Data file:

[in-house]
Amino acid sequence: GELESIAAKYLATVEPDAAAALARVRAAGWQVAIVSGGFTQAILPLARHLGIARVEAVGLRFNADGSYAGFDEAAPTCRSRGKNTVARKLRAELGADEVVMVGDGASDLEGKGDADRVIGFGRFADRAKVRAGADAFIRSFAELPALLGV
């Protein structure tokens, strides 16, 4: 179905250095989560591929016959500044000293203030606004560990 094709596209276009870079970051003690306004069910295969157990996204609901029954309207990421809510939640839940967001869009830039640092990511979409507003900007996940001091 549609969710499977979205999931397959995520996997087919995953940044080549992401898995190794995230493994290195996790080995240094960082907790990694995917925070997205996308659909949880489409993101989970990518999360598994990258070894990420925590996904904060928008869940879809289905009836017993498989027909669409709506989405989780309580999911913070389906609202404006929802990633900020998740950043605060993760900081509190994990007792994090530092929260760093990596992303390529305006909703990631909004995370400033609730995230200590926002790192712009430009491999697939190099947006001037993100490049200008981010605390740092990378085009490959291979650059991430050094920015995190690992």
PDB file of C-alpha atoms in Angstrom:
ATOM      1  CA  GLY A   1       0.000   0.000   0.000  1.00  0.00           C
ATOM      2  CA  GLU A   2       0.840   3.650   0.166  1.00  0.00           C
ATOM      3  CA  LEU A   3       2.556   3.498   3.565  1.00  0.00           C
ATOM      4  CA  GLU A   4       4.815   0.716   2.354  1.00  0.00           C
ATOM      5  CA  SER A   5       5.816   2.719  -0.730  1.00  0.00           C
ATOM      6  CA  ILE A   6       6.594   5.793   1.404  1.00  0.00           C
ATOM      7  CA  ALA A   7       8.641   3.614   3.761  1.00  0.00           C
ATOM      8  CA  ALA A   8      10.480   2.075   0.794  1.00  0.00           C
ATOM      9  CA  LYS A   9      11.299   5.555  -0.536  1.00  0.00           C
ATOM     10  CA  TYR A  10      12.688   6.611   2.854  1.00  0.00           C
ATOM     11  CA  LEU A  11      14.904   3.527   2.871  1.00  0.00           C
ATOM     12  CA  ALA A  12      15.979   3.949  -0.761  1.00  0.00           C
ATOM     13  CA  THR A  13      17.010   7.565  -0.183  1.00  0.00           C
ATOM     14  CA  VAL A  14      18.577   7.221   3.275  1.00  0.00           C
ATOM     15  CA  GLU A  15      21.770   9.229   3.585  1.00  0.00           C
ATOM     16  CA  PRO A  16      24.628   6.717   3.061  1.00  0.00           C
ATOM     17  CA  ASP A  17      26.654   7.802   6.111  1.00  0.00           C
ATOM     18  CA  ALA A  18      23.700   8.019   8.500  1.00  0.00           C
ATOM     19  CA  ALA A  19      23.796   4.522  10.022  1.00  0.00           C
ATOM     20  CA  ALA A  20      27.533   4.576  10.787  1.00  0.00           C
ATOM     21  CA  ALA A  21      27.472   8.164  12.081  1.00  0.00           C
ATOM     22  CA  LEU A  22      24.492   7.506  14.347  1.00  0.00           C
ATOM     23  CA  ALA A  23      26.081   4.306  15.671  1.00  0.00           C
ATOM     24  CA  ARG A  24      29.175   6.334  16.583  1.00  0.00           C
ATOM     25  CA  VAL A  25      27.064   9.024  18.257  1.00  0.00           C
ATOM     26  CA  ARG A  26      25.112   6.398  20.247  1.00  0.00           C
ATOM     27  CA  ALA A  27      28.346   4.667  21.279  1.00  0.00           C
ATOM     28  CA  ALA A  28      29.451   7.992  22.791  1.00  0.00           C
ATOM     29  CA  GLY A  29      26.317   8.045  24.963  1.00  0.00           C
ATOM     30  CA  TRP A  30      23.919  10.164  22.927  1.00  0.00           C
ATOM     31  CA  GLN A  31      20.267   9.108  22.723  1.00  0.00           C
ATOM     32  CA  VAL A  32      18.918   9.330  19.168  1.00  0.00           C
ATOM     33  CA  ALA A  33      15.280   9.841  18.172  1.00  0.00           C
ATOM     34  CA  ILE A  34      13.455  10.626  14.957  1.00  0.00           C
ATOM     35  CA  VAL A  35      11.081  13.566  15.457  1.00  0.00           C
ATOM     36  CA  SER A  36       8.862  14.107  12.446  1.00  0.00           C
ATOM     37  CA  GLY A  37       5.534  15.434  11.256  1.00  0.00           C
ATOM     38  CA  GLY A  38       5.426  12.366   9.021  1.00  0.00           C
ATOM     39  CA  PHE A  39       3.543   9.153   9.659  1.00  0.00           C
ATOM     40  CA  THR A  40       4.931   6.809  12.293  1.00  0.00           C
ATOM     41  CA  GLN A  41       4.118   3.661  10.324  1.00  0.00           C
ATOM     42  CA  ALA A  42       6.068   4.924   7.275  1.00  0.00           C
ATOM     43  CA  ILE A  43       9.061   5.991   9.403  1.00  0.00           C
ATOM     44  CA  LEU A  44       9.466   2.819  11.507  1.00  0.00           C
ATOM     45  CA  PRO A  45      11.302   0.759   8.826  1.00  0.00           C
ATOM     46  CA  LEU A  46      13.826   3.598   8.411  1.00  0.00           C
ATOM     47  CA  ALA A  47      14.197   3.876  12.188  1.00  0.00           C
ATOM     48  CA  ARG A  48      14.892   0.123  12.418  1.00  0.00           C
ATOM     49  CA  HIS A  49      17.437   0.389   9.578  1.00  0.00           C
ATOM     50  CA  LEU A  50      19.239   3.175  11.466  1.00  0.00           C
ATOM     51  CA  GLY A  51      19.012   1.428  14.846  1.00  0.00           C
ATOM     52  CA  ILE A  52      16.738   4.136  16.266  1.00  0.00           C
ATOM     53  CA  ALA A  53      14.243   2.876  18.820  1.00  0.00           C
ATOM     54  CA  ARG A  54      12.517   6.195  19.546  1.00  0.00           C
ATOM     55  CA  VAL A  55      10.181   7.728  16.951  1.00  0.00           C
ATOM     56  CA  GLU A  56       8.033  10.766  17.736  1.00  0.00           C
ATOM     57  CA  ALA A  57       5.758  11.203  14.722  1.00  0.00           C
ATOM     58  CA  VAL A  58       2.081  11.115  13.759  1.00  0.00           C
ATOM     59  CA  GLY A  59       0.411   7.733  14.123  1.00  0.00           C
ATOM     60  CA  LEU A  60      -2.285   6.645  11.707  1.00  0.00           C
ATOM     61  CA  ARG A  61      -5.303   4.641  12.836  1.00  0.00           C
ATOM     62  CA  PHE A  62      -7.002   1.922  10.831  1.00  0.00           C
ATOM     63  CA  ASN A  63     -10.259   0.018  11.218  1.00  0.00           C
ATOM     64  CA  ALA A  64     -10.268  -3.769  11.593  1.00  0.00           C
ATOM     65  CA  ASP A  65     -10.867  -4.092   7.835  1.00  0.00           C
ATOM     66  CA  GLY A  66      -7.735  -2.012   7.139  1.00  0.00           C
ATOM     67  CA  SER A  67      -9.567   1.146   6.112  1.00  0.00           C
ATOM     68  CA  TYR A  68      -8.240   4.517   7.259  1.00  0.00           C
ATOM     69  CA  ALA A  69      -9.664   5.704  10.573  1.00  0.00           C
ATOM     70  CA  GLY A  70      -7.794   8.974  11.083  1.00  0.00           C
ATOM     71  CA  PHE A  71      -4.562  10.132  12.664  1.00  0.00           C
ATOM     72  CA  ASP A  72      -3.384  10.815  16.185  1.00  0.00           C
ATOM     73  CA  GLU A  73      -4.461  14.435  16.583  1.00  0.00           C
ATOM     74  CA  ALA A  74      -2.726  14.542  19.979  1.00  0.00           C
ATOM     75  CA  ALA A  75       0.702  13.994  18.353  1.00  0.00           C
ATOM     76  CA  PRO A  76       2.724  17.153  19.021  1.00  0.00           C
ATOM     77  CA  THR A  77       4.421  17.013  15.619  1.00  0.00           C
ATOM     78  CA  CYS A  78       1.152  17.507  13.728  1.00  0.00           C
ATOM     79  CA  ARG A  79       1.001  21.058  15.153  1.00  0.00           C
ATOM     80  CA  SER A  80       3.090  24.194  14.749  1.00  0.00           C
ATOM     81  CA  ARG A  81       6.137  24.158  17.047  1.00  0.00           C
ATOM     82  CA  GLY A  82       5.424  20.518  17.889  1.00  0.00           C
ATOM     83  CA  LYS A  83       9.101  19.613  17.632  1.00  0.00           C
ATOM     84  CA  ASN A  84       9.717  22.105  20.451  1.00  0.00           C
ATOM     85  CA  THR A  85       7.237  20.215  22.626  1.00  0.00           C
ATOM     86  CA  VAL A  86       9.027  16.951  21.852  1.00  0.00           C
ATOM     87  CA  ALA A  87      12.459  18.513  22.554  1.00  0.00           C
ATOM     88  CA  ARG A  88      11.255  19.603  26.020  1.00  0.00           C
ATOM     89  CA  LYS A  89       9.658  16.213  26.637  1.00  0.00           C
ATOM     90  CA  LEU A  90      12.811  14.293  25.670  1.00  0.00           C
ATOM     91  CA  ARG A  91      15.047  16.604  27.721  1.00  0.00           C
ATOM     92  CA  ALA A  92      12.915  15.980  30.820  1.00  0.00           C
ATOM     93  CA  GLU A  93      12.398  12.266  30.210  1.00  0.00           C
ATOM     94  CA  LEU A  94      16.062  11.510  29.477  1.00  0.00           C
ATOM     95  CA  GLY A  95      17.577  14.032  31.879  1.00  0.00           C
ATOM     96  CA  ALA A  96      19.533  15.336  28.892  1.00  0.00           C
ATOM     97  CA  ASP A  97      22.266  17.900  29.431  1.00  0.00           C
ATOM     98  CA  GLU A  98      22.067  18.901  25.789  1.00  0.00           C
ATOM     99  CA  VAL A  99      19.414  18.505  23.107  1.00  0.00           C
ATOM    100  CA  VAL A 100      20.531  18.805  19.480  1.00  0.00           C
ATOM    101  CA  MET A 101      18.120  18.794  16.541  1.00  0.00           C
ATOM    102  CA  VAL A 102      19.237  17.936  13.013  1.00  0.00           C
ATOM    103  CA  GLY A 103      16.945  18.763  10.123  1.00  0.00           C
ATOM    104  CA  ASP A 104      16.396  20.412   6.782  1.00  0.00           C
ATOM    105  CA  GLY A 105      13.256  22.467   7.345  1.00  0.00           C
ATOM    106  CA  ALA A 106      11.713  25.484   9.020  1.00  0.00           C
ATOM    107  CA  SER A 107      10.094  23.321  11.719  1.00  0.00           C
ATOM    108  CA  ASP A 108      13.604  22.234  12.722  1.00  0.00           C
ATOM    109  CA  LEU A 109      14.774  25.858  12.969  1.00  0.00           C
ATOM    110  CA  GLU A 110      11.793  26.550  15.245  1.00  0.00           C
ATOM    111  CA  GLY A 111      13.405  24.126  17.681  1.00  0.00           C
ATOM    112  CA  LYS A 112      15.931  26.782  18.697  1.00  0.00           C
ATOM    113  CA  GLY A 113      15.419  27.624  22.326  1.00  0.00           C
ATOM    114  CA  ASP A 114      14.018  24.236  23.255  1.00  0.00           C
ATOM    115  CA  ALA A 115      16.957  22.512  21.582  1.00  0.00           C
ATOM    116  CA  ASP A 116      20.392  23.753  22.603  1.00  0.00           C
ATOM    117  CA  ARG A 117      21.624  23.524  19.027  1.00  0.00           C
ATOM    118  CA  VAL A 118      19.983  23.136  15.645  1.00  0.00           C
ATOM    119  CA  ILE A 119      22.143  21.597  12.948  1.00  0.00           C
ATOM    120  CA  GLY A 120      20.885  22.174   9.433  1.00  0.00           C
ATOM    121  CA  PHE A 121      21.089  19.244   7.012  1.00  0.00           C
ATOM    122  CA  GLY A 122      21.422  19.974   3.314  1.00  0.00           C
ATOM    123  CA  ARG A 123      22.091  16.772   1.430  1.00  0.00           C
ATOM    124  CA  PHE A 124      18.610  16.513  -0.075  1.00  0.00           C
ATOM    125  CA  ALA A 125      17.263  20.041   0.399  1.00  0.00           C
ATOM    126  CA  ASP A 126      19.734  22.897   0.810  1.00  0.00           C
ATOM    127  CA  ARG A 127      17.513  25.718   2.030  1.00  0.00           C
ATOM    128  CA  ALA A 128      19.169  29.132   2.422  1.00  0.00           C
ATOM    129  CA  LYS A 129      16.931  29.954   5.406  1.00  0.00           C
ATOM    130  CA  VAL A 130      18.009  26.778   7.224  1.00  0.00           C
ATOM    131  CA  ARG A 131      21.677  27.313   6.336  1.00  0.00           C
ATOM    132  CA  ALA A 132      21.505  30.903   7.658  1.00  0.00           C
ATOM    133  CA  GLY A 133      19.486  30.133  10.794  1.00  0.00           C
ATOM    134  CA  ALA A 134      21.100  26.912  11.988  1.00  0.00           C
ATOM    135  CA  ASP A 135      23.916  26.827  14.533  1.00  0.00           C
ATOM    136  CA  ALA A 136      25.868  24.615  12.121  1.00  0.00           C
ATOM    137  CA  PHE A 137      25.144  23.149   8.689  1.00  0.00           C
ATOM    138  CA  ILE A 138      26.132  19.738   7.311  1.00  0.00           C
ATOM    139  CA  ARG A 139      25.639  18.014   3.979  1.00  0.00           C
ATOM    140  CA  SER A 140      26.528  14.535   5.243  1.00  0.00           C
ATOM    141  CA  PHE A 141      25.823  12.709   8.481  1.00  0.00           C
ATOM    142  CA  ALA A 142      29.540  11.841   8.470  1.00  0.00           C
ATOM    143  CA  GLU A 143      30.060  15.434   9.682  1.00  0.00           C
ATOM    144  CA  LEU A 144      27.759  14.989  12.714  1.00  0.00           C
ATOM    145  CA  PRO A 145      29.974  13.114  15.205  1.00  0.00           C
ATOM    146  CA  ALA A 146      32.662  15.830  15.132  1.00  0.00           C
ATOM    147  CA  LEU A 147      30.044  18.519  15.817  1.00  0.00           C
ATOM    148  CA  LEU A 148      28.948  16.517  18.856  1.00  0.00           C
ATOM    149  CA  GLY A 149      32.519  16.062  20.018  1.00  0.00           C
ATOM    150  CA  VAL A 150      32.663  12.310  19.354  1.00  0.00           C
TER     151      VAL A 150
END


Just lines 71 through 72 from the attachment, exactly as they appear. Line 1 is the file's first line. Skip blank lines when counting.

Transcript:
ATOM     67  CA  SER A  67      -9.567   1.146   6.112  1.00  0.00           C
ATOM     68  CA  TYR A  68      -8.240   4.517   7.259  1.00  0.00           C